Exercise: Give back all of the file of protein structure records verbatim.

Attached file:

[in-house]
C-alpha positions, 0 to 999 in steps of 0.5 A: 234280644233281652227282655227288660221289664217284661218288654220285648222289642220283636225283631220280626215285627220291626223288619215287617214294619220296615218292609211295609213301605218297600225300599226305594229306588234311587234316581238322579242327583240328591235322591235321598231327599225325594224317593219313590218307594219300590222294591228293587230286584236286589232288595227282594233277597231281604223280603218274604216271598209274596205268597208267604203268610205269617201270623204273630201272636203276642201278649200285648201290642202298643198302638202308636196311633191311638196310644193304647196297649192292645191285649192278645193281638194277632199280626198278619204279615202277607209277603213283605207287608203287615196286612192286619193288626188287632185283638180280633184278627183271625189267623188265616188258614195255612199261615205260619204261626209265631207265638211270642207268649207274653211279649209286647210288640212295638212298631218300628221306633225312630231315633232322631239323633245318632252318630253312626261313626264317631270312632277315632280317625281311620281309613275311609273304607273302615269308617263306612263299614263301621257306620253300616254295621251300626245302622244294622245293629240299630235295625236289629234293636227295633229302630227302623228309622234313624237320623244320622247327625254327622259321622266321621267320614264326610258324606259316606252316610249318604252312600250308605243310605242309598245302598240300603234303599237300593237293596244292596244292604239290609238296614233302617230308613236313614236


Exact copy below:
[in-house]
C-alpha positions, 0 to 999 in steps of 0.5 A: 234280644233281652227282655227288660221289664217284661218288654220285648222289642220283636225283631220280626215285627220291626223288619215287617214294619220296615218292609211295609213301605218297600225300599226305594229306588234311587234316581238322579242327583240328591235322591235321598231327599225325594224317593219313590218307594219300590222294591228293587230286584236286589232288595227282594233277597231281604223280603218274604216271598209274596205268597208267604203268610205269617201270623204273630201272636203276642201278649200285648201290642202298643198302638202308636196311633191311638196310644193304647196297649192292645191285649192278645193281638194277632199280626198278619204279615202277607209277603213283605207287608203287615196286612192286619193288626188287632185283638180280633184278627183271625189267623188265616188258614195255612199261615205260619204261626209265631207265638211270642207268649207274653211279649209286647210288640212295638212298631218300628221306633225312630231315633232322631239323633245318632252318630253312626261313626264317631270312632277315632280317625281311620281309613275311609273304607273302615269308617263306612263299614263301621257306620253300616254295621251300626245302622244294622245293629240299630235295625236289629234293636227295633229302630227302623228309622234313624237320623244320622247327625254327622259321622266321621267320614264326610258324606259316606252316610249318604252312600250308605243310605242309598245302598240300603234303599237300593237293596244292596244292604239290609238296614233302617230308613236313614236